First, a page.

'Zoophiles', as they call themselves, often claim that committing sexual acts with animals is okay because animals are capable of consenting, either by sexual displays (lifting tails, humping hapless human legs, etc), or by not biting/fighting back, or by allowing the human access to them, so to speak. The problem I have with this is that an animal can't attribute the same idea to sex as a human can - for a human sex may be bound up with love and other types of emotions where by and large for animals it is another biological duty. In my opinion that would mean that there is no real consent between an animal and a human because the two are essentially contemplating a different act. Am I missing something here? And is there any validity in the idea that it is wrong to engage in sex with animals because for most humans it is intuitively wrong? If it doesn't really harm anyone - if the animal is unscathed - does that make the whole argument pointless?

I haven’t given much thought to the ethics of sex between humans and non-humans, but it seems to me that the fact that sex between humans requires consent does not imply that sex involving non-human animals requires consent. We require consent in sexual relations between human beings because we believe that making informed choices about intimate relationships is a significant good for human beings. Such choices cannot be part of a good life for non-human animals because such animals are permanently incapable of making them. That’s not to say that non-human animals are to be used as one pleases; it’s simply to say that whether consent occurs or does not occur cannot be a relevant consideration.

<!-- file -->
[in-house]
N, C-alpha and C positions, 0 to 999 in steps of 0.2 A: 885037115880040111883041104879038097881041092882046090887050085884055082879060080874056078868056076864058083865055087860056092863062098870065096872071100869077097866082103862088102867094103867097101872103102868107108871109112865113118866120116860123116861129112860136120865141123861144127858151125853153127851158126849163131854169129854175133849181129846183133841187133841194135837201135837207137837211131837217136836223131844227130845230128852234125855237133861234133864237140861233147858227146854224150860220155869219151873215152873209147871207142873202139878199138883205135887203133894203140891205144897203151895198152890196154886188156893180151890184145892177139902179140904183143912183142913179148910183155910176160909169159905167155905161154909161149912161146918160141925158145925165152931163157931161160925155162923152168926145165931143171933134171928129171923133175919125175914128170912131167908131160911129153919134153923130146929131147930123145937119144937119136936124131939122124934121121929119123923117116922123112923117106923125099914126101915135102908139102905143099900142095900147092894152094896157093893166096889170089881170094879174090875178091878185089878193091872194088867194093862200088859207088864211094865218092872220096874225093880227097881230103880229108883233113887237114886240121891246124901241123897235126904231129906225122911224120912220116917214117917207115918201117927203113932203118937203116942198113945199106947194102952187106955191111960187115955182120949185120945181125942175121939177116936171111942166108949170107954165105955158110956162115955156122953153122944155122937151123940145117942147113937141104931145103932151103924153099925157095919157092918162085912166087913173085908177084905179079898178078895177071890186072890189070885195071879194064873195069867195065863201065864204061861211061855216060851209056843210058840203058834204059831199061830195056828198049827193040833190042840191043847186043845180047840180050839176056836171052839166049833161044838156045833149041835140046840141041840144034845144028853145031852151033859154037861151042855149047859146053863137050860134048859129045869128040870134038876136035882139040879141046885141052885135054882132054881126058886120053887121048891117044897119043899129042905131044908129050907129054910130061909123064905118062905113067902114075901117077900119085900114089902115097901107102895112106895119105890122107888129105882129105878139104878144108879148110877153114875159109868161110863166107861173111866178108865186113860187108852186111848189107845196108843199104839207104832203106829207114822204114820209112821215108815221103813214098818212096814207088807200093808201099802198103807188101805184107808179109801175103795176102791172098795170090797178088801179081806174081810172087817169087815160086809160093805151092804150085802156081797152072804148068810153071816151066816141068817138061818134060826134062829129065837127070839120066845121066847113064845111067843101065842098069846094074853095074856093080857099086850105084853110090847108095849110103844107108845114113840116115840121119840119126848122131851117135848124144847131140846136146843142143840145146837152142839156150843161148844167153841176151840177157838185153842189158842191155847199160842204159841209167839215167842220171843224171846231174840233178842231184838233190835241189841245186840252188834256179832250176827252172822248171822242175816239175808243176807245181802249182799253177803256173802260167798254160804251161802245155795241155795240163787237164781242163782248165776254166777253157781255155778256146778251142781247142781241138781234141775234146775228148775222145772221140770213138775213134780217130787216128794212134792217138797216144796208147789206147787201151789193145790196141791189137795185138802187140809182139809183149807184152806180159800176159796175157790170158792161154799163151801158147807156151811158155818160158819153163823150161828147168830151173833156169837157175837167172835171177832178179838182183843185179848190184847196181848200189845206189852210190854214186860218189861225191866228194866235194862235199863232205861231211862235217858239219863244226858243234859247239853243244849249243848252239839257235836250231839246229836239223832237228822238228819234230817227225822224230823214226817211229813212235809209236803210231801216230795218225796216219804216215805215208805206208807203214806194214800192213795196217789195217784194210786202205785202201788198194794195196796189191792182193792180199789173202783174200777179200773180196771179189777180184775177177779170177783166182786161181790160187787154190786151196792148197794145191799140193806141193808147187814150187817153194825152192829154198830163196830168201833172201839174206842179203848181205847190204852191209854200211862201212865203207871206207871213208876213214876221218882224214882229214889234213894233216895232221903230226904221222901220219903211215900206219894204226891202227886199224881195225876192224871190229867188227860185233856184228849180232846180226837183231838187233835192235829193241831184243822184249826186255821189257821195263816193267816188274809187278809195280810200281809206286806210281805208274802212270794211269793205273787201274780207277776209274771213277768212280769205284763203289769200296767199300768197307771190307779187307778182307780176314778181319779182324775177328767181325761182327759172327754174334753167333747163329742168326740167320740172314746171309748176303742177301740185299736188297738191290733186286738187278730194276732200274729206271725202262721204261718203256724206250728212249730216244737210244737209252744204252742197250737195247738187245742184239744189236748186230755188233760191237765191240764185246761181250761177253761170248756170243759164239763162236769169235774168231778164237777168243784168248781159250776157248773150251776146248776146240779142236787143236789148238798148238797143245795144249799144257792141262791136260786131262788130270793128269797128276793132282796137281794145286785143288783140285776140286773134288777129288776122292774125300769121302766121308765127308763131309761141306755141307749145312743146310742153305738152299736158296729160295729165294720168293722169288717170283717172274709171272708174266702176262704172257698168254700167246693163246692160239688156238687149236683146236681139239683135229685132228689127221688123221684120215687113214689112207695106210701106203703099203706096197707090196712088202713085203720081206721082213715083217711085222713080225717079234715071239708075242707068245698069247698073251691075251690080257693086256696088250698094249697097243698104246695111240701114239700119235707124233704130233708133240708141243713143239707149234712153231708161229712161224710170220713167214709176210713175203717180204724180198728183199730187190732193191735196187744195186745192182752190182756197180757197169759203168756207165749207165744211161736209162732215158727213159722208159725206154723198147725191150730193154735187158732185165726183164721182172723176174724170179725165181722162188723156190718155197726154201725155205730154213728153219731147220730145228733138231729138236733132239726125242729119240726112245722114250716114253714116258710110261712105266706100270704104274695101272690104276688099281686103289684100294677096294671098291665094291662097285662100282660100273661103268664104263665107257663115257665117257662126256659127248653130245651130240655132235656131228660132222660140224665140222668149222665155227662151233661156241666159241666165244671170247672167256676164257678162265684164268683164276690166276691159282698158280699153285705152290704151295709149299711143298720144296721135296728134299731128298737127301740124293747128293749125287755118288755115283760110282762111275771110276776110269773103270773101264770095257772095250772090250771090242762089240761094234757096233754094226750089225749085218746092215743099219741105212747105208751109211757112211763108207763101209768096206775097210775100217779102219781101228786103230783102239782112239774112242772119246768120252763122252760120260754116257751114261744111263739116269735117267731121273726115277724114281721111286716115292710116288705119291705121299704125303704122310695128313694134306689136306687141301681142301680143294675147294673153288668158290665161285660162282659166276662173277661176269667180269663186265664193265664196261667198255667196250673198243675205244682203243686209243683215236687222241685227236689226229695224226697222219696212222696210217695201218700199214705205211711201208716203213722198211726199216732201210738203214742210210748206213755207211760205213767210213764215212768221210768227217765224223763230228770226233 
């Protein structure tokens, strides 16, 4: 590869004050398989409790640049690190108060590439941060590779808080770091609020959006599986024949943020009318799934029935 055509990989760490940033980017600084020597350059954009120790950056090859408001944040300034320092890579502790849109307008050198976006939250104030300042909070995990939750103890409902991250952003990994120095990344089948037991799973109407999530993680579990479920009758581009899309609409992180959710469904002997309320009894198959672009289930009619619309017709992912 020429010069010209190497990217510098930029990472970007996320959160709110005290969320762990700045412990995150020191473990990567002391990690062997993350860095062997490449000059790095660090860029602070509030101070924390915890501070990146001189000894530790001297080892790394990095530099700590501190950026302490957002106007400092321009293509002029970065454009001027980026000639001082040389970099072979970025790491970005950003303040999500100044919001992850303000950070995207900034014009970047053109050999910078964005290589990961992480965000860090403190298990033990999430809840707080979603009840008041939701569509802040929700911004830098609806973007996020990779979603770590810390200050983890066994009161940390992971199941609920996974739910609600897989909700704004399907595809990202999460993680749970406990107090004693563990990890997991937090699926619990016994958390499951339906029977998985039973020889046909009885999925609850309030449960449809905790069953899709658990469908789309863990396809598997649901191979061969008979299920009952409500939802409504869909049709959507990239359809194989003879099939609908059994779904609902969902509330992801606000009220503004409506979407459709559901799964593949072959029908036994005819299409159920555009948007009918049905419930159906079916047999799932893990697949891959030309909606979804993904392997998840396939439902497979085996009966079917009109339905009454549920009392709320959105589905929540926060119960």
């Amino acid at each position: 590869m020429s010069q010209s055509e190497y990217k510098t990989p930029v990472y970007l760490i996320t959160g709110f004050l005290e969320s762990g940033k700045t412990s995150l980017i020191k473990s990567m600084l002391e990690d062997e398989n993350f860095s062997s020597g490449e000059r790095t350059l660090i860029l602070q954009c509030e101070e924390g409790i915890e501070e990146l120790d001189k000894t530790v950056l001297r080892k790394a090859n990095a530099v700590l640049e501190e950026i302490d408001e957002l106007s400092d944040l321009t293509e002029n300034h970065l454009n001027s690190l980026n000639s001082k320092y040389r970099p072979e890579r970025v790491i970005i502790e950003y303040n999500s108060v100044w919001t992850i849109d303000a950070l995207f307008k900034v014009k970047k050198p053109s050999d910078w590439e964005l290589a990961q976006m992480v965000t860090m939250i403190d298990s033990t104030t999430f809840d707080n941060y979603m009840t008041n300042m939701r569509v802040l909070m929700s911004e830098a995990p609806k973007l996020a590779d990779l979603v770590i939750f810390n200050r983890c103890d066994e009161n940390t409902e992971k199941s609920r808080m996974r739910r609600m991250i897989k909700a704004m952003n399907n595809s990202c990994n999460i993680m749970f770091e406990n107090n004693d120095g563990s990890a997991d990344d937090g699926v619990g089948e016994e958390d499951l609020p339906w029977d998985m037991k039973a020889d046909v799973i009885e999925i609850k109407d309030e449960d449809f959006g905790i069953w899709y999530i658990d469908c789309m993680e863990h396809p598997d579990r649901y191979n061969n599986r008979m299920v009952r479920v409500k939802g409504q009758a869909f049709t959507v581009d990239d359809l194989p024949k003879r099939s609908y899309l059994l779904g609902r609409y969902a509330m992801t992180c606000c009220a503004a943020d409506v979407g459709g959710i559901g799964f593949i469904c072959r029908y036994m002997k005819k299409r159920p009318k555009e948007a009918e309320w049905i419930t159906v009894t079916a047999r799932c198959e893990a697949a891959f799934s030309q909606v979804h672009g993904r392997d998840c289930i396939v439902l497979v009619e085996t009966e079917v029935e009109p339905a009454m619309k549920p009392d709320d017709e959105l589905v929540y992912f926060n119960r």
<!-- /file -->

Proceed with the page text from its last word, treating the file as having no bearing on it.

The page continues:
Why is human life valued more than animal life in the absence of religion? Are arguments based on our being intelligent or sentient valid, after all we make the rules. If you could ask an elephant it might offer other criteria to value species by.

This question is extremely difficult to answer, because to answer itsatisfactorily, we must first settle the question of the nature ofmorality. Morality proposes certain norms for our behavior and perhapsalso for our emotional responses to certain events. But unless weknow what these norms are for ,we can’t know whether or whywe should care about such norms. And unless we know what such norms arefor, we can’t know whether any proposed moral norm, such as “treatevery creature’s pleasure and pain as if it has equal importance,” iscorrect. If we thought, for example, that moral norms served thefunction of governing our behavior according to the will of God, thenwe would attempt to determine the correct moral norms by attempting toget information about the will of God. If, to consider anotherpossibility, we thought that moral norms served the function ofconstraining human behavior so as to allow for the sociallycooperative behavior that is essential to human flourishing, then wewould look to other sorts of...